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Vacation-home frenzy

Baby boomers are snapping up units in county and elsewhere, pushing market up 4.7 percent



May 1, 2007


DAN TREVAN / Union-Tribune
Front desk agent Jonathan Carow walked past homes at the Residence Club at the Four Seasons Resort Aviara in Carlsbad.
Investors largely exited the residential real estate market last year, while vacation-home buyers kept shopping, the National Association of Realtors reported yesterday.

It's been well-known for more than a year that sales of houses and condos were falling in many markets, including San Diego County, but this was the first national look at investor and vacation-home buying patterns since the housing slump set in.

In its survey of 1,412 home buyers, the association said investment purchases were down 28.9 percent and primary home sales were down 4.1 percent last year, but second-home buying was up 4.7 percent to a record 1.07 million houses and condos.

Real estate analysts noted the difference between forces motivating buyers seeking homes as investment properties and those wanting a vacation home. For vacation-home buyers, the decision to buy is based more on lifestyle choices and advancing age than on the potential for a quick profit.

“It has to do with the baby boom generation,” the 78 million Americans born from 1946 to 1964, said David Cabot, president of the San Diego Association of Realtors. “They are looking for vacation homes. It's a huge group of people.”

At the 97-unit, 32-story Sapphire condo tower downtown, due to open late next year, half of the 44 homes sold to date, including the 5,000-square-foot penthouse, have gone to second-home users.

Paying from $585,000 to $5.9 million, buyers are coming from the San Francisco Bay area and states as distant as Connecticut and Florida, as well as one from Canada.


Greg Henderson, chief operating officer of Centurion Partners and Avion Development, builders of the Sapphire, said buyers may live here four to six months a year. He said they are paying less per square foot than in San Francisco or in Vancouver, British Columbia.

“San Diego is quite an easy sell,” the Australia native said. “You don't have to convince many people about what a great place San Diego would be for your second home.”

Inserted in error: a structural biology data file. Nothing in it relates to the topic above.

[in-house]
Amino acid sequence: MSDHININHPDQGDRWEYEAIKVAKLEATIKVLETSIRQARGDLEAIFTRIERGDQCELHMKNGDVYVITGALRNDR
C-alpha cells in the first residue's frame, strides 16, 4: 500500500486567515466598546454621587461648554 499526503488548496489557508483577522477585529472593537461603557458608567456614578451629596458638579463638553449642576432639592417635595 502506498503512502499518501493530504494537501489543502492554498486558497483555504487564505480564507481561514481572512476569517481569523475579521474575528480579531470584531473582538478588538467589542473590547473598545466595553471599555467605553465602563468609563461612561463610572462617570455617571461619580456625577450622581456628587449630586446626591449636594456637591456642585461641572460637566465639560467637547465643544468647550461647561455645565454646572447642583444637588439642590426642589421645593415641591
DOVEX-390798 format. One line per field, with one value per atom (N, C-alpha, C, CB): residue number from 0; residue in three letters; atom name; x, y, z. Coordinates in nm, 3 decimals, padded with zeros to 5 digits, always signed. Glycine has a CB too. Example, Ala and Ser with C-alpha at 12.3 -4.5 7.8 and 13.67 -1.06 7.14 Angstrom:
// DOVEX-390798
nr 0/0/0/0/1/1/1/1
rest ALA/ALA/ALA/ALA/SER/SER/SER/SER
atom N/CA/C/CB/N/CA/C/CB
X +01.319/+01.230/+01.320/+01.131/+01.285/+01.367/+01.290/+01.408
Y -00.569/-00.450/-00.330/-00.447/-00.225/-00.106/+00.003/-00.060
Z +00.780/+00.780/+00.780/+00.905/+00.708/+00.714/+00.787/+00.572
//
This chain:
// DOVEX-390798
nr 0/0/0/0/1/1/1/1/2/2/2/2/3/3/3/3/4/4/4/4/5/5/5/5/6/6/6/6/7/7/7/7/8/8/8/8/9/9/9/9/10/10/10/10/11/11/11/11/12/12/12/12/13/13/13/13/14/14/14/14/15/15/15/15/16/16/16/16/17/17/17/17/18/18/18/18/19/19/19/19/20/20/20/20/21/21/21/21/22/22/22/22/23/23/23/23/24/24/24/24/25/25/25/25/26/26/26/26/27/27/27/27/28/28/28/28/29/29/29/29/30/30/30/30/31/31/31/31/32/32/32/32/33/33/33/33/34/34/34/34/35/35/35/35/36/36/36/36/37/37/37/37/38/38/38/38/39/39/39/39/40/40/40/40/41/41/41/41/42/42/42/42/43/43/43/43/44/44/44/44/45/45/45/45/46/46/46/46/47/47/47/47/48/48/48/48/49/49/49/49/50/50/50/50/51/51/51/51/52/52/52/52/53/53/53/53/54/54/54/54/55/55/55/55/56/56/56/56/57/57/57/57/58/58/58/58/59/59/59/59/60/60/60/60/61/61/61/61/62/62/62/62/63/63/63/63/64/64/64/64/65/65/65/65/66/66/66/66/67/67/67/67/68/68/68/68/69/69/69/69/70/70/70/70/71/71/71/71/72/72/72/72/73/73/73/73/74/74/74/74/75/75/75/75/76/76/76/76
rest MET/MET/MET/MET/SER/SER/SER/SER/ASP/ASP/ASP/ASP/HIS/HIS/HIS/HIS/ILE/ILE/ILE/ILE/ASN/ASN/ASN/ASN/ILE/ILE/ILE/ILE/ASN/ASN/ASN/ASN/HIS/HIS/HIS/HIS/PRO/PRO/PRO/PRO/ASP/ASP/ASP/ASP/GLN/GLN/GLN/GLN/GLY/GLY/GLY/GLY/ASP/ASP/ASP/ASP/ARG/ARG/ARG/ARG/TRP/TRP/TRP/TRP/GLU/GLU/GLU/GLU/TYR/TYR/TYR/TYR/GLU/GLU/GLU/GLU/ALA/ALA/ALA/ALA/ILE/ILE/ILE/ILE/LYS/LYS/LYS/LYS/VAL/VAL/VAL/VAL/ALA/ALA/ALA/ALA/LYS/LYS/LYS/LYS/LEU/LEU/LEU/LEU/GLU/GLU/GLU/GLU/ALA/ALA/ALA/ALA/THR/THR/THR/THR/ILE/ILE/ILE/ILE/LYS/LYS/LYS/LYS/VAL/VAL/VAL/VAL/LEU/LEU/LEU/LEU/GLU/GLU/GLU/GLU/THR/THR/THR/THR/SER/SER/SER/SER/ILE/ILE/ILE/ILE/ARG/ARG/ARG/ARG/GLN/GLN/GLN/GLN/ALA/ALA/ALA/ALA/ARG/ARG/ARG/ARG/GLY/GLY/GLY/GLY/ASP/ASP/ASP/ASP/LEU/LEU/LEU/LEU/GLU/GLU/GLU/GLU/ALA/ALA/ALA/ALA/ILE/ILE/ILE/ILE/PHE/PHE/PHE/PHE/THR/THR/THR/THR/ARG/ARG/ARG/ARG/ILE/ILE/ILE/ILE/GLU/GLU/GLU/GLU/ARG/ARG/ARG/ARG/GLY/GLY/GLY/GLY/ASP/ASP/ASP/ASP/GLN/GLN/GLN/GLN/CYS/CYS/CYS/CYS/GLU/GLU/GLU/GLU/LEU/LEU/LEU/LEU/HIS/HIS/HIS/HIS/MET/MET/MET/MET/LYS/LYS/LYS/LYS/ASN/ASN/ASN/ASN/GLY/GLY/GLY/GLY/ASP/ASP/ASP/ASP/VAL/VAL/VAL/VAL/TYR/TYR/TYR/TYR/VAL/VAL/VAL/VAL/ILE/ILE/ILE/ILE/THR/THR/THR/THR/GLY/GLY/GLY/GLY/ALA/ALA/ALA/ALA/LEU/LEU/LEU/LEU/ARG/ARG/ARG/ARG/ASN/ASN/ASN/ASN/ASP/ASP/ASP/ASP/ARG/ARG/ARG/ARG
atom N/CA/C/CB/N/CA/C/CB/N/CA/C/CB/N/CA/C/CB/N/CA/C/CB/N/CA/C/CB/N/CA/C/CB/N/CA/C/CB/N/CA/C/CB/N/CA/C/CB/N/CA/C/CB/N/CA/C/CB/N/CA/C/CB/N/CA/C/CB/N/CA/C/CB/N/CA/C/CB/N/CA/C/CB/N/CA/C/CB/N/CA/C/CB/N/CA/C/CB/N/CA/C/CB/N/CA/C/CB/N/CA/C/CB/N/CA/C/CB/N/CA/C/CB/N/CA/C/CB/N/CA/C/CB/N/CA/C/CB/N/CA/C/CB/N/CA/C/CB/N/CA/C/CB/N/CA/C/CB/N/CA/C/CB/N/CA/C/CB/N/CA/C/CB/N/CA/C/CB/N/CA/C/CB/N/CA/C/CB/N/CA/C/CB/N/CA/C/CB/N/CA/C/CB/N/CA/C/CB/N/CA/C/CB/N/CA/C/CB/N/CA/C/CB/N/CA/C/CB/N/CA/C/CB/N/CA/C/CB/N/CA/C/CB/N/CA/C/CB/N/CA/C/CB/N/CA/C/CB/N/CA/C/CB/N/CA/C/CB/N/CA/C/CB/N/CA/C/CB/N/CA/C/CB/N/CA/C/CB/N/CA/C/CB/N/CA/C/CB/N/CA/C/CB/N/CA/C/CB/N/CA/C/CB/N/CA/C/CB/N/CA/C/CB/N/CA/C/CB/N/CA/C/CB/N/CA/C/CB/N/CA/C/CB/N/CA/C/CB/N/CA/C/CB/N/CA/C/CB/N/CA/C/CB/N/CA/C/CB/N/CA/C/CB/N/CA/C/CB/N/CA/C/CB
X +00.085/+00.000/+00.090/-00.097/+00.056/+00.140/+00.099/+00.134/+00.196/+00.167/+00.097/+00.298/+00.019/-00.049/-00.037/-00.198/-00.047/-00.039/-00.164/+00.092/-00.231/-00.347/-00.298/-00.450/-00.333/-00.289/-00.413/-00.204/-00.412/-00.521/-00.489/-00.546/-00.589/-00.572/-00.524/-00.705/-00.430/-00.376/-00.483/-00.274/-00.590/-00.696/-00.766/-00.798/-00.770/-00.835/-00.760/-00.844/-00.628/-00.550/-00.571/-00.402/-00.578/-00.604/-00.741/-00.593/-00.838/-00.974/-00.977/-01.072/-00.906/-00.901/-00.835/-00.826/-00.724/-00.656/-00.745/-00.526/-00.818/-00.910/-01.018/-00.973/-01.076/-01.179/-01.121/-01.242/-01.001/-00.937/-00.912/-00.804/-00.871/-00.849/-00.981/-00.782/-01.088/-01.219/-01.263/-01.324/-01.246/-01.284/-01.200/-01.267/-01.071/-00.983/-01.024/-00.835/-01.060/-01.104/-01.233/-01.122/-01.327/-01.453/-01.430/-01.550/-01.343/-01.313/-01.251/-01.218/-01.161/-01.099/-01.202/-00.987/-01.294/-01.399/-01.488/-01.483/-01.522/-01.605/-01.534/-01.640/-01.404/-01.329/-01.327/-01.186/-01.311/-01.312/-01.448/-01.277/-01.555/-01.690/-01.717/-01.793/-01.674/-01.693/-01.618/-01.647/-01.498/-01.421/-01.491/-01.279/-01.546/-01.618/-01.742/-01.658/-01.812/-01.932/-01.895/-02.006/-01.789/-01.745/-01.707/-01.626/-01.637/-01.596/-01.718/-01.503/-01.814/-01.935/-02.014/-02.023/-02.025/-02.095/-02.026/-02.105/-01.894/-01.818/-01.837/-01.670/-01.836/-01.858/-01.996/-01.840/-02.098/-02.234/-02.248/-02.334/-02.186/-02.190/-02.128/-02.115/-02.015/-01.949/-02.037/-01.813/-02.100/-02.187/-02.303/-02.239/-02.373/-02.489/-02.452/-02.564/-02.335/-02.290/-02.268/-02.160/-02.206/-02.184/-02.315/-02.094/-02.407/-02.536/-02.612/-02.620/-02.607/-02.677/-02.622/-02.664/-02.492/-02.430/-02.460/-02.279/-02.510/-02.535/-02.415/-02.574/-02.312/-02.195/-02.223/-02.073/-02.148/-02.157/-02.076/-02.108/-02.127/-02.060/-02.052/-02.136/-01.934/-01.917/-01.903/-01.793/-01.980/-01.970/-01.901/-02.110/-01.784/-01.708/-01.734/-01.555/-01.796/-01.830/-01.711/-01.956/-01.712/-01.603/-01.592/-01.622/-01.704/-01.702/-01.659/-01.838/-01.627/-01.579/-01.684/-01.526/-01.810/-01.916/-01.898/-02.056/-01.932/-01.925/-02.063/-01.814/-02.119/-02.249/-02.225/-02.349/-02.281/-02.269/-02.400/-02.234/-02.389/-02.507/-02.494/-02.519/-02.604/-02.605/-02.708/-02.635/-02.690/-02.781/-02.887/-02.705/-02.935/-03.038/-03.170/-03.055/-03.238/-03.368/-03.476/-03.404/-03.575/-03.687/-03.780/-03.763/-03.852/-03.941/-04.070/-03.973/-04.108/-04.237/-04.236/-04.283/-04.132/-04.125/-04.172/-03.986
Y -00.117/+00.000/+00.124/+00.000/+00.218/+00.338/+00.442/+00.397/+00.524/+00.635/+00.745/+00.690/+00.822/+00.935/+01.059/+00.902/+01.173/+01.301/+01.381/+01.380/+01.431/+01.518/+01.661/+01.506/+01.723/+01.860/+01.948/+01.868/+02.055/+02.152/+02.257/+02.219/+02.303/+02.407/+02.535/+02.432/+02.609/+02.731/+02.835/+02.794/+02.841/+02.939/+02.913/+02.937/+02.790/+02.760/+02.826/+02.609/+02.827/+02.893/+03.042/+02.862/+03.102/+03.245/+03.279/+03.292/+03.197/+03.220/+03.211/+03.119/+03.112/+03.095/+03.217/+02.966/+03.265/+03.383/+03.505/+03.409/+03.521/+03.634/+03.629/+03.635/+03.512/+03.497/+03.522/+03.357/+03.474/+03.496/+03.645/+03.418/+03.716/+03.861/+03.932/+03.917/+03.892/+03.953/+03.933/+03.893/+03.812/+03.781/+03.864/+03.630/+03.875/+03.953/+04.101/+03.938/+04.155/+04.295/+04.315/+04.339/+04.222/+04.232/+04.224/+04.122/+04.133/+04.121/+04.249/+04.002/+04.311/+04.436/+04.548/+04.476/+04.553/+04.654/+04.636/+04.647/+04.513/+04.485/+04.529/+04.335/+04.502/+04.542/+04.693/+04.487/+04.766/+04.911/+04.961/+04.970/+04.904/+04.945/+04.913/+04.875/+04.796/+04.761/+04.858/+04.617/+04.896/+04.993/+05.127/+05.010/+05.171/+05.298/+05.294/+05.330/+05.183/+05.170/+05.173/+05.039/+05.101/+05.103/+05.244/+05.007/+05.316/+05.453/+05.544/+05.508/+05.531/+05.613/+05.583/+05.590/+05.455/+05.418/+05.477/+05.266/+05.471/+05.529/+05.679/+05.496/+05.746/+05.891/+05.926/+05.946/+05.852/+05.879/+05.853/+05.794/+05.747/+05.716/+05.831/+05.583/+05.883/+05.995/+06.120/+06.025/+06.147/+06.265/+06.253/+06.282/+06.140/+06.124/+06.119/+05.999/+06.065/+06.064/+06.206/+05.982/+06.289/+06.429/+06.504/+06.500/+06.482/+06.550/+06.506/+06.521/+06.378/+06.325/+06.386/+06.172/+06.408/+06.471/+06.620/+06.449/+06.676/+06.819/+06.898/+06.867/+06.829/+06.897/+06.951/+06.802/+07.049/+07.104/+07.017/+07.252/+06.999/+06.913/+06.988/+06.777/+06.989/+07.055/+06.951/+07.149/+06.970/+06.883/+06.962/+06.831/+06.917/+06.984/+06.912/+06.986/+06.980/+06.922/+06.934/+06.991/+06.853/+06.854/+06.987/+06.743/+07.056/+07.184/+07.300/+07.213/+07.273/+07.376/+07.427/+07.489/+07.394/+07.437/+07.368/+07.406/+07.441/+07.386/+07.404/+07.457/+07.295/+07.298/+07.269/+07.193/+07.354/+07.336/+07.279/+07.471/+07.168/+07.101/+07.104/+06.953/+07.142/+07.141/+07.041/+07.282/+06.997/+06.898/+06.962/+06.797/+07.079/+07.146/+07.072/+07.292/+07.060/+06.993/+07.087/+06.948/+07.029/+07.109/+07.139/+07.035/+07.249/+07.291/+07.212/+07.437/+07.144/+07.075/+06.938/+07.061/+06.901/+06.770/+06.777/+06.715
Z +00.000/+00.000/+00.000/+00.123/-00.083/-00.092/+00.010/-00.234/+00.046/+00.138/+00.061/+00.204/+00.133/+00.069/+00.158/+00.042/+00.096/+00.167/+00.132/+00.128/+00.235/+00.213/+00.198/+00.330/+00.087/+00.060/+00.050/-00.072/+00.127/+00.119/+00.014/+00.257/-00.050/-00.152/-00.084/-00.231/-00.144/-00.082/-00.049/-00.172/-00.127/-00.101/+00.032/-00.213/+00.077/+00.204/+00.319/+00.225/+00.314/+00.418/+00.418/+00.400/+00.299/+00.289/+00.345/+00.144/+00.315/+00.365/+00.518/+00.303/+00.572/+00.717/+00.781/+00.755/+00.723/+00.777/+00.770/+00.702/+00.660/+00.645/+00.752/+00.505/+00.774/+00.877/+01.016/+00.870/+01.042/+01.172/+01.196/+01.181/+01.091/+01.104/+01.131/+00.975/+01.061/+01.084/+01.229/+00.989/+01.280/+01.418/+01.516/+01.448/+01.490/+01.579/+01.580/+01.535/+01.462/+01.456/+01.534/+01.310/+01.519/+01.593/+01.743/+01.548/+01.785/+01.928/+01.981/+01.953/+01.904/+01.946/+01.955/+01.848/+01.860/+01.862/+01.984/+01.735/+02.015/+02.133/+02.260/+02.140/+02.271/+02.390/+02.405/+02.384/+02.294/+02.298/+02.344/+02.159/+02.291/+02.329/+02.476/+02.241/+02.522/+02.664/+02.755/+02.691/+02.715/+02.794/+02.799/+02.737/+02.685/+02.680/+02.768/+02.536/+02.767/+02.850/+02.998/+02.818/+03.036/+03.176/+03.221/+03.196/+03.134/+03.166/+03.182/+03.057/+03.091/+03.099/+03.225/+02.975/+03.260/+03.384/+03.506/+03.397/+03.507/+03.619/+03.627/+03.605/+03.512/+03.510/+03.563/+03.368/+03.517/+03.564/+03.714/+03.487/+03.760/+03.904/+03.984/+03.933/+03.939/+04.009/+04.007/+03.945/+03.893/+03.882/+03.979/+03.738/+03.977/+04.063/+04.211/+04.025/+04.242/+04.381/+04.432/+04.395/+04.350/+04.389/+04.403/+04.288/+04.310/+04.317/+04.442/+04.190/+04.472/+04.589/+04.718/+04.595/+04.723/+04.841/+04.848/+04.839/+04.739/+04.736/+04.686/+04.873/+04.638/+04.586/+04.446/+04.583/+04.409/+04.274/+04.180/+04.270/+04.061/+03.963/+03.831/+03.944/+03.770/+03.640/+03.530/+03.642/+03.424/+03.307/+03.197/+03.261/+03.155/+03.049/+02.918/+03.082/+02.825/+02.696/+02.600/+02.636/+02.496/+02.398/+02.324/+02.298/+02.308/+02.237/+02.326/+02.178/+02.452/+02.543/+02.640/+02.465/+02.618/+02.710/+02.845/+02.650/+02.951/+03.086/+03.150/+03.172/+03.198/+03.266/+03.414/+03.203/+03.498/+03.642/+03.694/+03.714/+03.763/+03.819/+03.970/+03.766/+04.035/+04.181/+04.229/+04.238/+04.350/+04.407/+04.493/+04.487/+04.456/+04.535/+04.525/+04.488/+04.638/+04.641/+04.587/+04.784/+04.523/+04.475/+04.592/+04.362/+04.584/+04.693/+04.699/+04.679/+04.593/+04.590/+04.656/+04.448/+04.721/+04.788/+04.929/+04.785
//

DataQuick Information Systems released its own analysis of second-home and investor buying in February and found that purchases dropped 37.1 percent last year, compared with a 24.9 percent drop of all home-buying in the state. Cabot said the decline was largely attributable to fewer investors, not second-home buyers.

Most buyers of second homes in San Diego County were from elsewhere in California, led by Los Angeles, Orange and Riverside counties.

Meanwhile, San Diegans went shopping for second homes outside the county as well. The 12 most-popular ZIP code areas in the state attracted 381 second-home buyers from San Diego County last year, down 35.3 percent from 2005. Leading the most-popular areas were Big Bear Lake in San Bernardino County and La Quinta in Riverside County. Out-of-state purchases by San Diegans were led by Yuma and Las Vegas and were down 45.5 percent for the top 10 ZIP codes.

A variety of options ranging from oceanfront homes and high-rise condos to fractional ownership units attracts out-of-town buyers to the San Diego area.

New York developer Donald Trump opened sales last year at a condo-hotel development north of Rosarito and rang up $120 million in sales in one day for the first of three planned towers.

Brendan Mann, sales manager for the Trump Ocean Resort Baja, described the market as 65 percent tied to Southern California and extending as far as China and Ireland.

“The baby boomers don't have one second home, they have two or three, that's the thing,” Mann said. “A condo hotel gives people the ability to have two or three of these places and scoot around and have fun going to different places.”

A condo hotel allows buyers to cover part of their costs by earning revenue from hotel guests who use their units.

At the 329-room Four Seasons Resort Aviara in Carlsbad, 132 villas have been added as time-share units, where buyers can purchase a week's stay at a current cost of $65,000 in the summer and about $30,000 from October through June.

Chuck Goodman, 56, a Texas businessman whose company produces food and flower gift baskets, said he bought three weeks at Aviara for $75,000 three years ago and is unconcerned with the vagaries of the real estate market or the fact that time-share owners routinely resell at a loss.

“If I wanted to make money on real estate and have a second home,” he said, “I couldn't justify a 1,700-square-foot place in California that I use 21 days out of the year.”

Maxine Gellens, a Prudential California Realty agent specializing in high-end La Jolla properties, said that over the weekend she had two clients from Texas looking to buy vacation homes here.

“We've been saying that 30 percent of our sales are vacation, second-, third-, fourth-home buyers, especially in the high end, $3 million and up,” Gellens said.

Roger M. Showley: (619) 293-1286; roger.showley@uniontrib.com


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